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Feature: Importance of the 38th Annual Elliot Norton Awards during Covid-19

Due to the social distancing practices precipitated by the COVID-19 pandemic, the 38th annual Elliot Norton Awards will be presented virtually this year. The ceremony, hosted by the Boston Theater Critics Association, will take place on May 11.

2019 Elliot Norton Awards | Photo by Bob Bond

“There was no way we were not going to honor our theatre community, this season above all seasons,” association president Joyce Kulhawik says. “They need this recognition, and this support, right now more than ever.”


While the association has not yet worked out the specifics of the virtual ceremony, they maintain that it will be brief and focused on recognizing outstanding work in the 2019-2020 season. This year, the nominee pool for each award category has been expanded from three to five contenders.


“We’re hoping to honor more people than ever before; the people that we’ve lost, the people that are still here,” Kulhawik says. “We should be cheering for our theatre companies; we should be rallying around our artists because of who they are, and what they do, and what they tell us.”


The ceremony will be pre-recorded, though treasurer Christopher Ehlers hopes to work out a way for the association to showcase award ceremony traditions like live performances and acceptances to some extent.


“The thing I’m most interested in working on is making sure people are sending in acceptance speeches and reactions, so that way they can still get their moment,” Ehlers says. “What I’d really love is to be able to share some videos of some of the musical performances that we’d normally have at the ceremony. It’d be great to find a way, over the next three weeks, to share those on our platforms so we can celebrate the community.”


With a recent ArtsBoston study placing the Greater Boston arts and culture sector’s economic impact at $2 billion per year, the association is aware of the repercussions the current stay-at-home advisories will have on theatre companies.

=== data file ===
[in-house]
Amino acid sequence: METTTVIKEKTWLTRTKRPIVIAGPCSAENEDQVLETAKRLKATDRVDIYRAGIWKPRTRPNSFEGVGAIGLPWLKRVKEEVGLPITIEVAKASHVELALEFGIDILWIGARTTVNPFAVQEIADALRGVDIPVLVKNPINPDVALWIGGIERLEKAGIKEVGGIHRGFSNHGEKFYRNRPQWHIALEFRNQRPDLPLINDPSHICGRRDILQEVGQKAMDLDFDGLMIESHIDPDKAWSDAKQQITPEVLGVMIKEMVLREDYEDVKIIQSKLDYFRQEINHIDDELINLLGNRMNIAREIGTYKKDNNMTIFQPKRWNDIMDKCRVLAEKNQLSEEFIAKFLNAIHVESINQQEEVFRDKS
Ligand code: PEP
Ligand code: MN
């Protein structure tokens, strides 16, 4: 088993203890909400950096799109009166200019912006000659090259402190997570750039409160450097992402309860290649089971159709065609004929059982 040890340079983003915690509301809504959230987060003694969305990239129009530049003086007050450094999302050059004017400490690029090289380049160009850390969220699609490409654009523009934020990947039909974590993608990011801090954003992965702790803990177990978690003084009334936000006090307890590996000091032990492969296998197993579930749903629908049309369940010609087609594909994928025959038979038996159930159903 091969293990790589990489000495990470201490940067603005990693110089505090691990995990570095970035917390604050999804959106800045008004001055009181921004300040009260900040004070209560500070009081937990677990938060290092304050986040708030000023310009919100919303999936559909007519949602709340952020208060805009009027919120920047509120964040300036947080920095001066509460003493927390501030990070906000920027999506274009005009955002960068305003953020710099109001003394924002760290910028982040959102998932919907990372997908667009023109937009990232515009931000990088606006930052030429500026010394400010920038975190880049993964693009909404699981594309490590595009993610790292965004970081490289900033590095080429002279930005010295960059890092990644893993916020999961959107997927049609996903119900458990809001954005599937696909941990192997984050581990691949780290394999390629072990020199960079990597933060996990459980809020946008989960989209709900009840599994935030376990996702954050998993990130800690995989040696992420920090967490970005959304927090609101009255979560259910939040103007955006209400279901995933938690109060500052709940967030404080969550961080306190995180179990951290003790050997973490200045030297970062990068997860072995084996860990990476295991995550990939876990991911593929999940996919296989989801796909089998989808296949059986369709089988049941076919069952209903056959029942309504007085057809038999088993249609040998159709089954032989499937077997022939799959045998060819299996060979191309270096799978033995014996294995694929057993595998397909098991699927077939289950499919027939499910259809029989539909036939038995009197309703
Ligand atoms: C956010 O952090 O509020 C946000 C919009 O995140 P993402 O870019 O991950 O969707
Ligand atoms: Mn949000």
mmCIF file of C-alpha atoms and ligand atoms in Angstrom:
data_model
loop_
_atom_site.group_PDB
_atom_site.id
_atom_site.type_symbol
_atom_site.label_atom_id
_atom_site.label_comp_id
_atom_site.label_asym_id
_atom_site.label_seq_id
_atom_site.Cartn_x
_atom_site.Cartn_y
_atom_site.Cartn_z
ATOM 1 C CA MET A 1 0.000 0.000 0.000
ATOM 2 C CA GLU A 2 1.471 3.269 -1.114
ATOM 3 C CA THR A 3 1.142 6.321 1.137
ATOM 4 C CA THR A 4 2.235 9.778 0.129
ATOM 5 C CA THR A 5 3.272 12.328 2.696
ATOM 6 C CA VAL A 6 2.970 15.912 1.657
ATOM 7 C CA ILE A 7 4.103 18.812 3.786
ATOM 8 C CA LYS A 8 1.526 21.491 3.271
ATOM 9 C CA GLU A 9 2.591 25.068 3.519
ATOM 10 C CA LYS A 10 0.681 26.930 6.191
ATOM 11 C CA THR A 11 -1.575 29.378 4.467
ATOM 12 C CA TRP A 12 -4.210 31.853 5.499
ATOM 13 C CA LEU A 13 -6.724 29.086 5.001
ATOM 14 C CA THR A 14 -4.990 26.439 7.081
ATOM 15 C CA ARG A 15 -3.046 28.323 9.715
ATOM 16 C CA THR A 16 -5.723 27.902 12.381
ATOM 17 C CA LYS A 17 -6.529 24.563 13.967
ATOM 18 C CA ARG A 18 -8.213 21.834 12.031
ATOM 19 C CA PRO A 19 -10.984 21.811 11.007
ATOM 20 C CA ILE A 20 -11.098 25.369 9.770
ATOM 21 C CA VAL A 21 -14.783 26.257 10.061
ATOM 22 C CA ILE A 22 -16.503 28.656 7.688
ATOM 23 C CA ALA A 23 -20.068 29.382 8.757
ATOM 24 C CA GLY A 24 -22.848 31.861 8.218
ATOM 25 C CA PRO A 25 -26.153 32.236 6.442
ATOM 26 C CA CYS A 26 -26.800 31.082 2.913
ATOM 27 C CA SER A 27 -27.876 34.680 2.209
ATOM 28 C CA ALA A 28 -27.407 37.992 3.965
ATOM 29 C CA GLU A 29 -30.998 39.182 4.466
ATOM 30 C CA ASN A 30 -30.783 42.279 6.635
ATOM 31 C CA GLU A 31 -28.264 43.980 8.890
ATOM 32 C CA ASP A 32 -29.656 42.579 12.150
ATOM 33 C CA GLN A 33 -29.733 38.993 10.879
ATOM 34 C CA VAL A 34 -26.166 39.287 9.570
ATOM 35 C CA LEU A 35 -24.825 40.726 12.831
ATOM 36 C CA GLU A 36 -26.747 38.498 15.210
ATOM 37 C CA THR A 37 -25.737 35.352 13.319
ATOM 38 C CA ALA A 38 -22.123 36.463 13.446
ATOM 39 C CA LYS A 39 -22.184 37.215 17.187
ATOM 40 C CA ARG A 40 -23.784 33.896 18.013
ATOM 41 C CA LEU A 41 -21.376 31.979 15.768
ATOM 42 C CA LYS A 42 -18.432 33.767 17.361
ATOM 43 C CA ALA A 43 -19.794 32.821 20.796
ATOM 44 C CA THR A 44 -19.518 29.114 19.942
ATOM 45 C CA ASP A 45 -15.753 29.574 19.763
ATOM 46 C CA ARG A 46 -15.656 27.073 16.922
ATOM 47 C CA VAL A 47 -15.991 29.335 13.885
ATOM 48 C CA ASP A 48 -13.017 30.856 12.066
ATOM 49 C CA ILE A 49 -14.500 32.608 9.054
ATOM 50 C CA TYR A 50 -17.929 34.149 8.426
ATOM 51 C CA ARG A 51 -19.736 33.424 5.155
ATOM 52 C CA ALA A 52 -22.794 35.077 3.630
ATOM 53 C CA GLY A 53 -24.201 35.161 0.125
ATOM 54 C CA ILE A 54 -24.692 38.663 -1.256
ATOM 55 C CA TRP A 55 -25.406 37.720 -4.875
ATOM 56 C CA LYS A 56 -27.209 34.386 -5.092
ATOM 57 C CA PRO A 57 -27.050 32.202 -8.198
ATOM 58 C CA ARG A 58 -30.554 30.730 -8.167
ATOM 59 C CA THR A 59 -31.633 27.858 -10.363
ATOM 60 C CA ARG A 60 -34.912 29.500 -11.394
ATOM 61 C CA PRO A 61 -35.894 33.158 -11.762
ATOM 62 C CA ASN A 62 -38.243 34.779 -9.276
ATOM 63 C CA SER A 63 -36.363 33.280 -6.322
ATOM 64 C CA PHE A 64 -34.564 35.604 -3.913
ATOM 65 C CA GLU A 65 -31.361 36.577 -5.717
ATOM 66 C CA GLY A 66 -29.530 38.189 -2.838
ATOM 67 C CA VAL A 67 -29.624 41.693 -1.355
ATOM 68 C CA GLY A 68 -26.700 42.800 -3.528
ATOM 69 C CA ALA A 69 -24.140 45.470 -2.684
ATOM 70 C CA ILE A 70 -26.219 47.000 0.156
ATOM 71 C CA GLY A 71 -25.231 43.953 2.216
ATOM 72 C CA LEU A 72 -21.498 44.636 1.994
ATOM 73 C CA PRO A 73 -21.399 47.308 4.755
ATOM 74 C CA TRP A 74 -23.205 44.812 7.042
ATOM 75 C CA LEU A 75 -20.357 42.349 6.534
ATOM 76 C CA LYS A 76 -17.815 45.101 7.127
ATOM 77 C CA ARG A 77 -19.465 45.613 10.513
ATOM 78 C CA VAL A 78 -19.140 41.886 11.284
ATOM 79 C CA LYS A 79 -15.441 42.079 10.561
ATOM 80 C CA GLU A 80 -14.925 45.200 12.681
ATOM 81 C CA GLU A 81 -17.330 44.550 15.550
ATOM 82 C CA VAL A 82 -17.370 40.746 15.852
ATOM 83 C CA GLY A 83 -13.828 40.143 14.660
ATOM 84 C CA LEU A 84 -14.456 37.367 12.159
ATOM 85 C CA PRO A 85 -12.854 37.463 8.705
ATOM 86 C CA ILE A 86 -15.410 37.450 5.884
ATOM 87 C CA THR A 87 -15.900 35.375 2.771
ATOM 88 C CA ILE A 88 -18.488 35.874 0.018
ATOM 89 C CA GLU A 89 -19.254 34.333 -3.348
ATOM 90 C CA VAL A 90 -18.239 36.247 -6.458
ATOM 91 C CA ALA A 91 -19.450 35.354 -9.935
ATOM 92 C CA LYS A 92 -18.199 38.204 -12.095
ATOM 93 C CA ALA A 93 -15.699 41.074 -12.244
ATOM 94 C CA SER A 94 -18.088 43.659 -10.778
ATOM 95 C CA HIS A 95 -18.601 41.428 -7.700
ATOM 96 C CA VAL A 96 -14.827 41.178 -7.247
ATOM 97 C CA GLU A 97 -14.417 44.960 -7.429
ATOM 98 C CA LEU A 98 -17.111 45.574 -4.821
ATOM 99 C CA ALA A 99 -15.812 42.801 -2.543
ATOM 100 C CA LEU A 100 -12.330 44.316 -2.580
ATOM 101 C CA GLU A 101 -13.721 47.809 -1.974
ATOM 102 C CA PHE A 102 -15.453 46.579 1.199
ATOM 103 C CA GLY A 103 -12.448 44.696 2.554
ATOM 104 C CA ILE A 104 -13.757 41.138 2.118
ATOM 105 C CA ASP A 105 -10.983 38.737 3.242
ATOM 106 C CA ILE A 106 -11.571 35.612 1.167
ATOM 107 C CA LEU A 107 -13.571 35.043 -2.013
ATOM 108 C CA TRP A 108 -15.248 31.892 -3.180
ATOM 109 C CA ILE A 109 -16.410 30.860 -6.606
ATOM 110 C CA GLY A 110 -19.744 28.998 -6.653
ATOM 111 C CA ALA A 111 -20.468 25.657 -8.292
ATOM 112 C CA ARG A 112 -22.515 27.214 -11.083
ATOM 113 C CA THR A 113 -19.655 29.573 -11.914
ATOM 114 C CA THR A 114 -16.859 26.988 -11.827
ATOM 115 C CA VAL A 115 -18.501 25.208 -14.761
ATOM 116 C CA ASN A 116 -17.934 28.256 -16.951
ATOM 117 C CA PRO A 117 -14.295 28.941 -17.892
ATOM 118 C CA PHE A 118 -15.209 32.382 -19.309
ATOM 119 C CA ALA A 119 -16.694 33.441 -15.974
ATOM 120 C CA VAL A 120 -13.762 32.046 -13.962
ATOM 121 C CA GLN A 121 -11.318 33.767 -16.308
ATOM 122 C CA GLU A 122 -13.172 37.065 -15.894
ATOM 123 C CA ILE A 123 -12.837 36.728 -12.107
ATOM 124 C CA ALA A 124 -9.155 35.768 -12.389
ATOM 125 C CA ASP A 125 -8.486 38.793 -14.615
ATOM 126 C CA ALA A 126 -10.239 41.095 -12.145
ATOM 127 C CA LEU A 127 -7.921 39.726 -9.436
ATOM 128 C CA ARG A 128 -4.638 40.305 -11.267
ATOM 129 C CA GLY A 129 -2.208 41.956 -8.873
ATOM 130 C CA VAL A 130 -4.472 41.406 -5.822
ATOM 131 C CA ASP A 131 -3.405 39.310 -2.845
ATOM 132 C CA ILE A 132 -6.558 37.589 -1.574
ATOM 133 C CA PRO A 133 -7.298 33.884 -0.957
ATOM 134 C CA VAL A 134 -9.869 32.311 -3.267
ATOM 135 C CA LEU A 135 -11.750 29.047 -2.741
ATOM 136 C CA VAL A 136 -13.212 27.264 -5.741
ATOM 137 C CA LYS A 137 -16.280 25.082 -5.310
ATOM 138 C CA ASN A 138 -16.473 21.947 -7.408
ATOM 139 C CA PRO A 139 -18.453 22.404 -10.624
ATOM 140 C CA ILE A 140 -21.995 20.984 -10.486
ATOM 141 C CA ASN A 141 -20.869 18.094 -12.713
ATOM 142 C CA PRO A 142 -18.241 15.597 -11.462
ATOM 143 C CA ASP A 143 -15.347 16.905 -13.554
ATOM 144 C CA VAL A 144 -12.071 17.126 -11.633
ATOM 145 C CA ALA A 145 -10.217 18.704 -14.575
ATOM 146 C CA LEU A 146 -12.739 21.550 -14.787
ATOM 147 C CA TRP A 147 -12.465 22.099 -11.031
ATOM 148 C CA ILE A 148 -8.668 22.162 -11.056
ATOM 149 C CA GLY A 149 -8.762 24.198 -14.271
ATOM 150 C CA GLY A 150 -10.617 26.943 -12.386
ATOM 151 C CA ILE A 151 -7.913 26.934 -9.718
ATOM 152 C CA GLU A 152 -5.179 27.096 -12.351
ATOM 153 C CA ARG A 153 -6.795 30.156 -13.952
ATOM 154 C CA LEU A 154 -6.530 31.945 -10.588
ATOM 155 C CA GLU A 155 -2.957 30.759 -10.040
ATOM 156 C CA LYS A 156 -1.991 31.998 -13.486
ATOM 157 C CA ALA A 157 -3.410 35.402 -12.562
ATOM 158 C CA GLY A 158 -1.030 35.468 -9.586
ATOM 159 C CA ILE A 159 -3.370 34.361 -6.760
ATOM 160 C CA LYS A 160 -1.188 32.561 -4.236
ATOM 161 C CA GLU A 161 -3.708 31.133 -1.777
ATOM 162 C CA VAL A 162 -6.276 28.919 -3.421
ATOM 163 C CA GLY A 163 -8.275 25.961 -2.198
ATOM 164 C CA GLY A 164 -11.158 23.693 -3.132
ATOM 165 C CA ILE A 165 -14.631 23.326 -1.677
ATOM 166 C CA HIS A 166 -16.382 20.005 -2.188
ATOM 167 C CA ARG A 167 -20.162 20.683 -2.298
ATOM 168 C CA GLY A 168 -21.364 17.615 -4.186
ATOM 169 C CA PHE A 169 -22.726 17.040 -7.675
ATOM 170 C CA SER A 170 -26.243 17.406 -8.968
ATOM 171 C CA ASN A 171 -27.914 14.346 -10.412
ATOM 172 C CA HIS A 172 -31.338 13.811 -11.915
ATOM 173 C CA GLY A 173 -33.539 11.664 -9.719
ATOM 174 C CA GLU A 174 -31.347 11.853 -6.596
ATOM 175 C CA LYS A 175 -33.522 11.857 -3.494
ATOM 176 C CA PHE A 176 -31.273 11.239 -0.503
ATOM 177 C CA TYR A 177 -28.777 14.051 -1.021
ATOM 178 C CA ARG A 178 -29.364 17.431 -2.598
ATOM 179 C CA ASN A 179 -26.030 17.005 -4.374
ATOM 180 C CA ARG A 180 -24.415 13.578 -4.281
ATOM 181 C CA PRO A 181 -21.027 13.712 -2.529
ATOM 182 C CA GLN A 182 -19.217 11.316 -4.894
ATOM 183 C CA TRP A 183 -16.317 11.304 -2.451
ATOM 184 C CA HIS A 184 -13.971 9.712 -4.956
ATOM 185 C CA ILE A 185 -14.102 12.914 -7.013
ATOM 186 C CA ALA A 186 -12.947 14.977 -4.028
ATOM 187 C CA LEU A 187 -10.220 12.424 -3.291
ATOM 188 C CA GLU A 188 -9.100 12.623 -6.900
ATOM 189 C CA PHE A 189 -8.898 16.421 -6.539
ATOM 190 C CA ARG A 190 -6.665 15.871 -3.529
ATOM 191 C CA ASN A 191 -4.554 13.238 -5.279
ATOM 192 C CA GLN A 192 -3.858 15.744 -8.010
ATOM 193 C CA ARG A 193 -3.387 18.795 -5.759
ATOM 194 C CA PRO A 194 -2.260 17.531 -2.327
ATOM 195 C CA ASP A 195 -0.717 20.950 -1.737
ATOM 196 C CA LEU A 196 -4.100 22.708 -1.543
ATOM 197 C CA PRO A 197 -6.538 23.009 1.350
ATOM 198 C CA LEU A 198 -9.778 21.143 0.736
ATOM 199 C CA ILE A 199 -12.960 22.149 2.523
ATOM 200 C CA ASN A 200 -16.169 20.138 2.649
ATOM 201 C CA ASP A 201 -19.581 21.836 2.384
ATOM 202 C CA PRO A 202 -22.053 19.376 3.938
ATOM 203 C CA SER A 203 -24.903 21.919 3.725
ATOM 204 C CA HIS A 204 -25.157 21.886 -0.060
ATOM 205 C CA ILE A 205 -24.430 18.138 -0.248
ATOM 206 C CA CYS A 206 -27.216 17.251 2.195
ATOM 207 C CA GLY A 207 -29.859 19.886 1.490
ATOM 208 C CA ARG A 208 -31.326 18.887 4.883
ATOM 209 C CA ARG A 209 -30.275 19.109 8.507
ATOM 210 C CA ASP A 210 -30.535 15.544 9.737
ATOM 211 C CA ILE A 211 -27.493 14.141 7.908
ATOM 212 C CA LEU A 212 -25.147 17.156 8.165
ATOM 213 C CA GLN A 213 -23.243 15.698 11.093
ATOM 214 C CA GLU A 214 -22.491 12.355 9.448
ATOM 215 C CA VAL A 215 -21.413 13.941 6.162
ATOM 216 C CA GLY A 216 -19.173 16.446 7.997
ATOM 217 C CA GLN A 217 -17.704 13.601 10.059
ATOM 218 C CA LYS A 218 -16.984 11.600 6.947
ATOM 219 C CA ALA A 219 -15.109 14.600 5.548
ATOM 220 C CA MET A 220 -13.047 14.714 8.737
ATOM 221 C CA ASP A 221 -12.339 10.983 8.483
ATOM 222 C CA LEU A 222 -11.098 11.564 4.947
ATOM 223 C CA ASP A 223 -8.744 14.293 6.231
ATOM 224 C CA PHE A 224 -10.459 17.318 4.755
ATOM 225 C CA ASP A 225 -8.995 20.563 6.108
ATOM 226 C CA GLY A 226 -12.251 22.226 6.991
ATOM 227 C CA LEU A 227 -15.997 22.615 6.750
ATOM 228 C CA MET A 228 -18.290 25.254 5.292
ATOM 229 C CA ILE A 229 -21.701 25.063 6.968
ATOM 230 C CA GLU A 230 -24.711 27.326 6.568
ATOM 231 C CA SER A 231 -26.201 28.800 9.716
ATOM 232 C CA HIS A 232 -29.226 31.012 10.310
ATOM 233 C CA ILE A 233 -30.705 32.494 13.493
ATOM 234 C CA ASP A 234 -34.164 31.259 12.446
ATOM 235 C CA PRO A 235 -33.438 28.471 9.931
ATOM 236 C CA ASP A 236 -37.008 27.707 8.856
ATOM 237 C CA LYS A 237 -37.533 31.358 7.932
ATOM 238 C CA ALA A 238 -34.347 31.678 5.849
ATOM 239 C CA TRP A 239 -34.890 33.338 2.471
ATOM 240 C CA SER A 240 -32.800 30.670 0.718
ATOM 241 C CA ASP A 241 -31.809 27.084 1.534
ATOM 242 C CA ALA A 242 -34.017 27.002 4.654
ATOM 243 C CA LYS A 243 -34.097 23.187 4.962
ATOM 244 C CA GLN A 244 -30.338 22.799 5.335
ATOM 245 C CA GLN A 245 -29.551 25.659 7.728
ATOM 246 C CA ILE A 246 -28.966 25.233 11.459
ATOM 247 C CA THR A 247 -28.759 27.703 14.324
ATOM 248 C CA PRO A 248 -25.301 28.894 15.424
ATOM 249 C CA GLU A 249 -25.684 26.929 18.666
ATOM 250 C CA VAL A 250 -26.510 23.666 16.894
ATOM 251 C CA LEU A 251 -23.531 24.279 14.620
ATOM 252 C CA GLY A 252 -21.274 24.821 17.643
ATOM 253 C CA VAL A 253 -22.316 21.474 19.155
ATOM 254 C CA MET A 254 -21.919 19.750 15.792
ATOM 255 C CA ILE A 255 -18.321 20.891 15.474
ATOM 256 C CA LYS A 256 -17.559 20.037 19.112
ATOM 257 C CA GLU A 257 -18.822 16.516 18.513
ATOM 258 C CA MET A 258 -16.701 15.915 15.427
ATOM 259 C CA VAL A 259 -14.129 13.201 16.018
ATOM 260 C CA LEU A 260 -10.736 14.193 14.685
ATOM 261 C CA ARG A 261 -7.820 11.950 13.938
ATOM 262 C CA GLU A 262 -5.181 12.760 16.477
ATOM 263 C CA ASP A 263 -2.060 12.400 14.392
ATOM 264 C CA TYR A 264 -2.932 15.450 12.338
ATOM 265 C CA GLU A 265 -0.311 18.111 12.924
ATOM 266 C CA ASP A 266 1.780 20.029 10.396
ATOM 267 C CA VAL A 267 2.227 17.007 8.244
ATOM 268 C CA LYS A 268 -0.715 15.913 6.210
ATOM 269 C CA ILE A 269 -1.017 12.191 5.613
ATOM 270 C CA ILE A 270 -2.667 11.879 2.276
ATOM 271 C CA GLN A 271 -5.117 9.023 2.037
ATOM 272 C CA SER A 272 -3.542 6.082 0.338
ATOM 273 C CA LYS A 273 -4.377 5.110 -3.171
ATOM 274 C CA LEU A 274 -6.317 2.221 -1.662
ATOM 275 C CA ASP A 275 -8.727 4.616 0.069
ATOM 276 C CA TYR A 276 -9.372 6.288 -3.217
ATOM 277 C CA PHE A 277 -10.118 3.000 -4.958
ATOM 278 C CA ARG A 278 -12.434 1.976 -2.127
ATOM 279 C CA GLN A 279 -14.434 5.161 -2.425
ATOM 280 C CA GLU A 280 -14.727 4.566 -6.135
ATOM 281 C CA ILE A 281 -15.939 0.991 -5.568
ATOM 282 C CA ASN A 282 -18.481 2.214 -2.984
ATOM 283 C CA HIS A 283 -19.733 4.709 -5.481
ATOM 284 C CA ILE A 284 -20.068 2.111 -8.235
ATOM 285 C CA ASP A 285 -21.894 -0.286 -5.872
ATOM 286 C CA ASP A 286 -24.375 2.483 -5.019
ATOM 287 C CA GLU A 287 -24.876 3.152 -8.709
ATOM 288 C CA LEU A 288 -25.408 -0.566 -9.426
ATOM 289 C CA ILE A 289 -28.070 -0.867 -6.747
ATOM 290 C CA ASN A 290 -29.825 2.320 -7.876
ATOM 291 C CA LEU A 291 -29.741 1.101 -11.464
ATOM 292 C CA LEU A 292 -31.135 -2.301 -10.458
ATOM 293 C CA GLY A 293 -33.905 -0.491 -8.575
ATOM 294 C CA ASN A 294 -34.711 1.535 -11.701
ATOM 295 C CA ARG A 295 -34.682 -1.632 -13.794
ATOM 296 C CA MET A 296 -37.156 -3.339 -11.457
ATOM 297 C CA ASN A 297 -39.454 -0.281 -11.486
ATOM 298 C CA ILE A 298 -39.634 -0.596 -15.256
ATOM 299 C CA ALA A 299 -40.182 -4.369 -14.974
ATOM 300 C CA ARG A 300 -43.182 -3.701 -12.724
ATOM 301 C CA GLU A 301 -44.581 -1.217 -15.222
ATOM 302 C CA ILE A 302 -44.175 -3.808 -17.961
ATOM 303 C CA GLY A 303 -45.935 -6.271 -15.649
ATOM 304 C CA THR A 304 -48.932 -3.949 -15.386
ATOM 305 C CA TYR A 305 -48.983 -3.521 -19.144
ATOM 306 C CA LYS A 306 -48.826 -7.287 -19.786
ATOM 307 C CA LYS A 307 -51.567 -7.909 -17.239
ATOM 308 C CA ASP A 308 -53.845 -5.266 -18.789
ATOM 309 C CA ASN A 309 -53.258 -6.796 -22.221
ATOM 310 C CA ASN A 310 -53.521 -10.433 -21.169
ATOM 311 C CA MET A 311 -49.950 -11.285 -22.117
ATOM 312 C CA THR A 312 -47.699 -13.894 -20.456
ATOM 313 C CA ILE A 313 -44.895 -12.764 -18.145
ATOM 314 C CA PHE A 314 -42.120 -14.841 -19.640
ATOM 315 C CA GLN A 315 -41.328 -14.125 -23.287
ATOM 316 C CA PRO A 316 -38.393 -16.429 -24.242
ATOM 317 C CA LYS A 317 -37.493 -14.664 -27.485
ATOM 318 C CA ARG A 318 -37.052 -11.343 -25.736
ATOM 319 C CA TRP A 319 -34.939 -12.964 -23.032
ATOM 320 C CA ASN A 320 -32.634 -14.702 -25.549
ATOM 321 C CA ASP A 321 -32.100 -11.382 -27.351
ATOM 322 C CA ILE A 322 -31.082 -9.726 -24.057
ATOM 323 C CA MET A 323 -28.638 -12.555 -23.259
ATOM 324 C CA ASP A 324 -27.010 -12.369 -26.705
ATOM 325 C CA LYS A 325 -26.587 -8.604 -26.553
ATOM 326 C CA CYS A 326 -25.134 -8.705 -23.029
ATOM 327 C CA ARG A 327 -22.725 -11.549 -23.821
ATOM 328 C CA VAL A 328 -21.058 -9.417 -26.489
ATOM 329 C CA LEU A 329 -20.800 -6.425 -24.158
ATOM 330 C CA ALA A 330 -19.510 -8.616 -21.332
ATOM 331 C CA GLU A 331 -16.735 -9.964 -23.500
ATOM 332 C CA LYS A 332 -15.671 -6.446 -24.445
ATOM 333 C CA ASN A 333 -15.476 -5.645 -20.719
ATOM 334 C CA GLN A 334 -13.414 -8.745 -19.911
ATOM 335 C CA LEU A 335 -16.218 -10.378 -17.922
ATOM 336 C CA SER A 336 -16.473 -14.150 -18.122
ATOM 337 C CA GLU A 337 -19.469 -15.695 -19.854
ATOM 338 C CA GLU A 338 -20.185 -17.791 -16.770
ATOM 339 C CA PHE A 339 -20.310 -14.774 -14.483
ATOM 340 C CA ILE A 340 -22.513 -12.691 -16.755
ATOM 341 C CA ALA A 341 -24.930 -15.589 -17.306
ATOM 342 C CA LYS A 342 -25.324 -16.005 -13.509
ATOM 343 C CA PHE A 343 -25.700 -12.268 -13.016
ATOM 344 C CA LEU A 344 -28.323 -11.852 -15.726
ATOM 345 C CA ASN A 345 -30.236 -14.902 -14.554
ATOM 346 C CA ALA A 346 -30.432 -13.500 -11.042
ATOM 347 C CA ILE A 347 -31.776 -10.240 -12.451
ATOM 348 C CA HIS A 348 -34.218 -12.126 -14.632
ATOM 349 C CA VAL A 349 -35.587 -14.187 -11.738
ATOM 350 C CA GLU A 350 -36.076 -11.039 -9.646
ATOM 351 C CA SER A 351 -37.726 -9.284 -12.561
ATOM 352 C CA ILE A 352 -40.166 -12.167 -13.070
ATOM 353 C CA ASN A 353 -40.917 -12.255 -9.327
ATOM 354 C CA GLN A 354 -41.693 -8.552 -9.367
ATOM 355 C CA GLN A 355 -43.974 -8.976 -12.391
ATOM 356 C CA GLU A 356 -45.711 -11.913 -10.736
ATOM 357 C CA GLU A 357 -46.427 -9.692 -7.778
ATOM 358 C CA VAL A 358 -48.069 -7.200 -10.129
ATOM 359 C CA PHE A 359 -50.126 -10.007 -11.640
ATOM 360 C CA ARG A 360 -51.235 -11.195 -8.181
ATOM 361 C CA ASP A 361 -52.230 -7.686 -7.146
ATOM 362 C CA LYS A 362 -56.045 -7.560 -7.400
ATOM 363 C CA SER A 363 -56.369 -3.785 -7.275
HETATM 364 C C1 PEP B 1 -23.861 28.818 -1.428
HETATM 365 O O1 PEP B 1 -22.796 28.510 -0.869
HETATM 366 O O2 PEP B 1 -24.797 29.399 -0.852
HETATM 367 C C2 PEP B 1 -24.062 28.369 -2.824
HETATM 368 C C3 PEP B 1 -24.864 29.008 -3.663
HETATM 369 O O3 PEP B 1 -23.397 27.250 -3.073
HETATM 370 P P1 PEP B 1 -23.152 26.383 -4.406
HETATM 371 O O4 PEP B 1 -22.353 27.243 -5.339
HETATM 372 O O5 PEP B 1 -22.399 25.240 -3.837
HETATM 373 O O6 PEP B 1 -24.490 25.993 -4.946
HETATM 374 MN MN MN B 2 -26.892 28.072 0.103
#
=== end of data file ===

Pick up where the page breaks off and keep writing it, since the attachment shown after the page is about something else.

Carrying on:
“A lot of these theatre companies—and there’s so many of them—are small and fringe theatre companies that have just exploded over the last few years,” Kulhawik says. “It’s a testament to the resilience and the will and the passion for this kind of material and thinking and creative output, because they make almost no money anyway. All of these organizations are working very close to the bone, so this is a devastating blow and a lot of companies are not going to survive.”


In an effort to soften the economic blow caused by the pandemic, the association will make a donation to the Theatre Community Benevolent Fund in lieu of the scholarship usually bestowed at the ceremony. The fund provides financial relief to theatre individuals and companies faced with sudden hardship.


“This year, we decided artists who are in crisis needed this now,” Kulhawik says. “We could sell no ads this year, no tickets, raise no money, nor did we want to go to anybody in the community to donate. We didn’t want to go to restaurants who were ailing; anybody. So we’ve decided to dip into our modest treasury and make a contribution of $2,500.”


In addition to the competitive awards, this year’s Elliot Norton Prize for Sustained Excellence will be posthumously awarded to Johnny Lee Davenport, who passed away earlier this year. A regular player––and, with two Elliot Norton Awards, a regularly recognized one––on both Boston and Chicago stages, Davenport built a reputation across decades of work.


“He was an elegant, towering actor with a beautiful, resonant voice,” Kulhawik says. “He played all kinds of roles from classic Shakespeare to more contemporary roles. He put up with a lot of racism and marginalization and questions that were asked of him that would not have been asked of a white actor; he’s a pioneer.”

Ellen Colton, Joe Ruscio, and Pat Shea, in "Shear Madness"

Shear Madness, the interactive comedy which ended its 40-year run at the Charles Playhouse last month, will also receive a special citation at the ceremony.


“It’s impressive for a show to run for decades in a city like Boston where there’s so much going on,” Ehlers says. “On the other hand, our theatre companies are starved for space here and [having] the Charles Playhouse [available] makes me look forward to seeing what else can find a home there.”


Ehlers, the Associate Arts Editor of DigBoston, is hopeful for a surging wave of fringe theatre companies to continue to grow in the changing landscape. He points to the high number of nominations held by small companies this year as a worthy indication.


“It’s hard to deny how a small company like Moonbox has nearly as many nominations as some of these larger companies,” Ehlers says. “They have the third highest number of nominees for the year behind Huntington and SpeakEasy, and that is a testament to the kind of work that’s being done on our small stages.”


More information on this year’s ceremony and a full list of nominees can be found on the Elliot Norton Awards website.


Written by Juan A. Ramirez for Theatre Talk Boston.


4.22.2020


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